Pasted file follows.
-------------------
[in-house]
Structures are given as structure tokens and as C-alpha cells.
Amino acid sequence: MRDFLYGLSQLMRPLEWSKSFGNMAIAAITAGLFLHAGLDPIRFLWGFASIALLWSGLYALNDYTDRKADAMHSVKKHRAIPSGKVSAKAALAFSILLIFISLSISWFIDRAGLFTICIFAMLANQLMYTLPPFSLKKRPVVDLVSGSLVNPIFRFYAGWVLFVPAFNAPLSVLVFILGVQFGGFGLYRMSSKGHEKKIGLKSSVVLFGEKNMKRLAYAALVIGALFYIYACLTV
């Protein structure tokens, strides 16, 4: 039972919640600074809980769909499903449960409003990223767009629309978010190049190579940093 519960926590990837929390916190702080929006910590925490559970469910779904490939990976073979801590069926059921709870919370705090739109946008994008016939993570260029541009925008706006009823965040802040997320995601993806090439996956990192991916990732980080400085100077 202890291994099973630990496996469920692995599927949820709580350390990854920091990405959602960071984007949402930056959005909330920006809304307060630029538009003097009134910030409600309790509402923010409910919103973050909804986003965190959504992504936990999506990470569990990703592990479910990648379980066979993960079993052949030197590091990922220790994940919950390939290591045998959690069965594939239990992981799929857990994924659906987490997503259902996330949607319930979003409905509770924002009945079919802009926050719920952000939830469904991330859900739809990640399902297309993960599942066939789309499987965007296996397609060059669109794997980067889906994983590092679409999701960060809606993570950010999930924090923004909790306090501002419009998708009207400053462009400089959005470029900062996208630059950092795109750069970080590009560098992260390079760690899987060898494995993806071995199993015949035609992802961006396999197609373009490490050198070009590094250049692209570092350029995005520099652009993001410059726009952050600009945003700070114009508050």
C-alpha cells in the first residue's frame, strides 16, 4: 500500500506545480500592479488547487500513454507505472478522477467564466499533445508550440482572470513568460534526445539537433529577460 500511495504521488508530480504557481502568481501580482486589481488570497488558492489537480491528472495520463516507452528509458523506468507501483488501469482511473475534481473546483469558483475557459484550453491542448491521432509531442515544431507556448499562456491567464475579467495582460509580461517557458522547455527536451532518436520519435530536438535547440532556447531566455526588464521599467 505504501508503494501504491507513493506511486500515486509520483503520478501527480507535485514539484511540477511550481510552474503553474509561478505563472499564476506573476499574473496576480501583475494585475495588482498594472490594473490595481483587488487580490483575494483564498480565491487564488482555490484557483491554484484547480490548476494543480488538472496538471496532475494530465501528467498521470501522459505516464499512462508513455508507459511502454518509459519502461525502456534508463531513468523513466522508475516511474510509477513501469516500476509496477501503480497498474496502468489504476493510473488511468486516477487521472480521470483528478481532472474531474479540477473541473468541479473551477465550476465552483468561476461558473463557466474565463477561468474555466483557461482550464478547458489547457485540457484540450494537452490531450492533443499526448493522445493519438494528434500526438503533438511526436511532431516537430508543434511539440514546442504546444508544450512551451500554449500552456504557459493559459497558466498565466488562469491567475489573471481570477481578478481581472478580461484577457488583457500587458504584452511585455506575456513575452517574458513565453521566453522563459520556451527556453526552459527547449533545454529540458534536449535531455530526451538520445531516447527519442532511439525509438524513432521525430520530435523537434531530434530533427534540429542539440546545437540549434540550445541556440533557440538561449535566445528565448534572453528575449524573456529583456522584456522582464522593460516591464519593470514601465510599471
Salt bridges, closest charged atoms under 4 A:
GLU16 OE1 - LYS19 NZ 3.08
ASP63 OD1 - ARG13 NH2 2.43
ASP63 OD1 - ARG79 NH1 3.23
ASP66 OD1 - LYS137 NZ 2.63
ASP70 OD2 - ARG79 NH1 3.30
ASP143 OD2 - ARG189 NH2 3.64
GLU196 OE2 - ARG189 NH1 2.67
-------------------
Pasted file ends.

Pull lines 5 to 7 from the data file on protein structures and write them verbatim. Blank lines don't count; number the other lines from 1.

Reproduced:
C-alpha cells in the first residue's frame, strides 16, 4: 500500500506545480500592479488547487500513454507505472478522477467564466499533445508550440482572470513568460534526445539537433529577460 500511495504521488508530480504557481502568481501580482486589481488570497488558492489537480491528472495520463516507452528509458523506468507501483488501469482511473475534481473546483469558483475557459484550453491542448491521432509531442515544431507556448499562456491567464475579467495582460509580461517557458522547455527536451532518436520519435530536438535547440532556447531566455526588464521599467 505504501508503494501504491507513493506511486500515486509520483503520478501527480507535485514539484511540477511550481510552474503553474509561478505563472499564476506573476499574473496576480501583475494585475495588482498594472490594473490595481483587488487580490483575494483564498480565491487564488482555490484557483491554484484547480490548476494543480488538472496538471496532475494530465501528467498521470501522459505516464499512462508513455508507459511502454518509459519502461525502456534508463531513468523513466522508475516511474510509477513501469516500476509496477501503480497498474496502468489504476493510473488511468486516477487521472480521470483528478481532472474531474479540477473541473468541479473551477465550476465552483468561476461558473463557466474565463477561468474555466483557461482550464478547458489547457485540457484540450494537452490531450492533443499526448493522445493519438494528434500526438503533438511526436511532431516537430508543434511539440514546442504546444508544450512551451500554449500552456504557459493559459497558466498565466488562469491567475489573471481570477481578478481581472478580461484577457488583457500587458504584452511585455506575456513575452517574458513565453521566453522563459520556451527556453526552459527547449533545454529540458534536449535531455530526451538520445531516447527519442532511439525509438524513432521525430520530435523537434531530434530533427534540429542539440546545437540549434540550445541556440533557440538561449535566445528565448534572453528575449524573456529583456522584456522582464522593460516591464519593470514601465510599471
Salt bridges, closest charged atoms under 4 A:
GLU16 OE1 - LYS19 NZ 3.08